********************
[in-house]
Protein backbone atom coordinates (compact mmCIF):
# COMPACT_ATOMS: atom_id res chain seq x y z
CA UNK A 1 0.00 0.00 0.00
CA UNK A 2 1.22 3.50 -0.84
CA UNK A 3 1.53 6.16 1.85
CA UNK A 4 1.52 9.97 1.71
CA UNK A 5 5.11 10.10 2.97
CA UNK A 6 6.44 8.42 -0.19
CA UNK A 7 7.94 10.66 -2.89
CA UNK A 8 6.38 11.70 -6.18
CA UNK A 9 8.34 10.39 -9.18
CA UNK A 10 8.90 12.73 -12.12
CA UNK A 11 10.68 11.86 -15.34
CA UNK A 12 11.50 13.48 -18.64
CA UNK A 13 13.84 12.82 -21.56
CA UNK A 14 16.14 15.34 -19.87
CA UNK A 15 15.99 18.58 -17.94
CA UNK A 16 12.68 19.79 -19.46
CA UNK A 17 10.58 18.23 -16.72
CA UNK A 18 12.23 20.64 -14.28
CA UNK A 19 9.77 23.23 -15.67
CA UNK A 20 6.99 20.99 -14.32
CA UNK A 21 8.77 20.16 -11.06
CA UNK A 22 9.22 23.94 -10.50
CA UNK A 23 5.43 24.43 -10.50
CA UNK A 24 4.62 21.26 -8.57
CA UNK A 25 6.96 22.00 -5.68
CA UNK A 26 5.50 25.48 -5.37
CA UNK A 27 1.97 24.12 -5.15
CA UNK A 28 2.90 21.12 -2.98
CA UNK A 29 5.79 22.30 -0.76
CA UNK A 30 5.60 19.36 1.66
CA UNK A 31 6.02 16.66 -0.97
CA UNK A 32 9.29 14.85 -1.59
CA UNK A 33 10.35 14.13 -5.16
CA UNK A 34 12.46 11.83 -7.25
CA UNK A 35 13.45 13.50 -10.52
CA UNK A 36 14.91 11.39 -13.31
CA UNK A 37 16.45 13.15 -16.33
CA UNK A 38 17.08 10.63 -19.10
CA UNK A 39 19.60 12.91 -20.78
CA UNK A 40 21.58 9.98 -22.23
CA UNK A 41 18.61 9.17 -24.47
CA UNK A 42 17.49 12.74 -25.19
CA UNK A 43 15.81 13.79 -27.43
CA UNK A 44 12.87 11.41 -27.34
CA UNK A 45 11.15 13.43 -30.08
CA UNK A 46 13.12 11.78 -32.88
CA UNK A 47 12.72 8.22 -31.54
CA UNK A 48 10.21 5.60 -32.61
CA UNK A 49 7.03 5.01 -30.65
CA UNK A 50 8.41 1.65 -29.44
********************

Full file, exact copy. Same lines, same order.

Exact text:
[in-house]
Protein backbone atom coordinates (compact mmCIF):
# COMPACT_ATOMS: atom_id res chain seq x y z
CA UNK A 1 0.00 0.00 0.00
CA UNK A 2 1.22 3.50 -0.84
CA UNK A 3 1.53 6.16 1.85
CA UNK A 4 1.52 9.97 1.71
CA UNK A 5 5.11 10.10 2.97
CA UNK A 6 6.44 8.42 -0.19
CA UNK A 7 7.94 10.66 -2.89
CA UNK A 8 6.38 11.70 -6.18
CA UNK A 9 8.34 10.39 -9.18
CA UNK A 10 8.90 12.73 -12.12
CA UNK A 11 10.68 11.86 -15.34
CA UNK A 12 11.50 13.48 -18.64
CA UNK A 13 13.84 12.82 -21.56
CA UNK A 14 16.14 15.34 -19.87
CA UNK A 15 15.99 18.58 -17.94
CA UNK A 16 12.68 19.79 -19.46
CA UNK A 17 10.58 18.23 -16.72
CA UNK A 18 12.23 20.64 -14.28
CA UNK A 19 9.77 23.23 -15.67
CA UNK A 20 6.99 20.99 -14.32
CA UNK A 21 8.77 20.16 -11.06
CA UNK A 22 9.22 23.94 -10.50
CA UNK A 23 5.43 24.43 -10.50
CA UNK A 24 4.62 21.26 -8.57
CA UNK A 25 6.96 22.00 -5.68
CA UNK A 26 5.50 25.48 -5.37
CA UNK A 27 1.97 24.12 -5.15
CA UNK A 28 2.90 21.12 -2.98
CA UNK A 29 5.79 22.30 -0.76
CA UNK A 30 5.60 19.36 1.66
CA UNK A 31 6.02 16.66 -0.97
CA UNK A 32 9.29 14.85 -1.59
CA UNK A 33 10.35 14.13 -5.16
CA UNK A 34 12.46 11.83 -7.25
CA UNK A 35 13.45 13.50 -10.52
CA UNK A 36 14.91 11.39 -13.31
CA UNK A 37 16.45 13.15 -16.33
CA UNK A 38 17.08 10.63 -19.10
CA UNK A 39 19.60 12.91 -20.78
CA UNK A 40 21.58 9.98 -22.23
CA UNK A 41 18.61 9.17 -24.47
CA UNK A 42 17.49 12.74 -25.19
CA UNK A 43 15.81 13.79 -27.43
CA UNK A 44 12.87 11.41 -27.34
CA UNK A 45 11.15 13.43 -30.08
CA UNK A 46 13.12 11.78 -32.88
CA UNK A 47 12.72 8.22 -31.54
CA UNK A 48 10.21 5.60 -32.61
CA UNK A 49 7.03 5.01 -30.65
CA UNK A 50 8.41 1.65 -29.44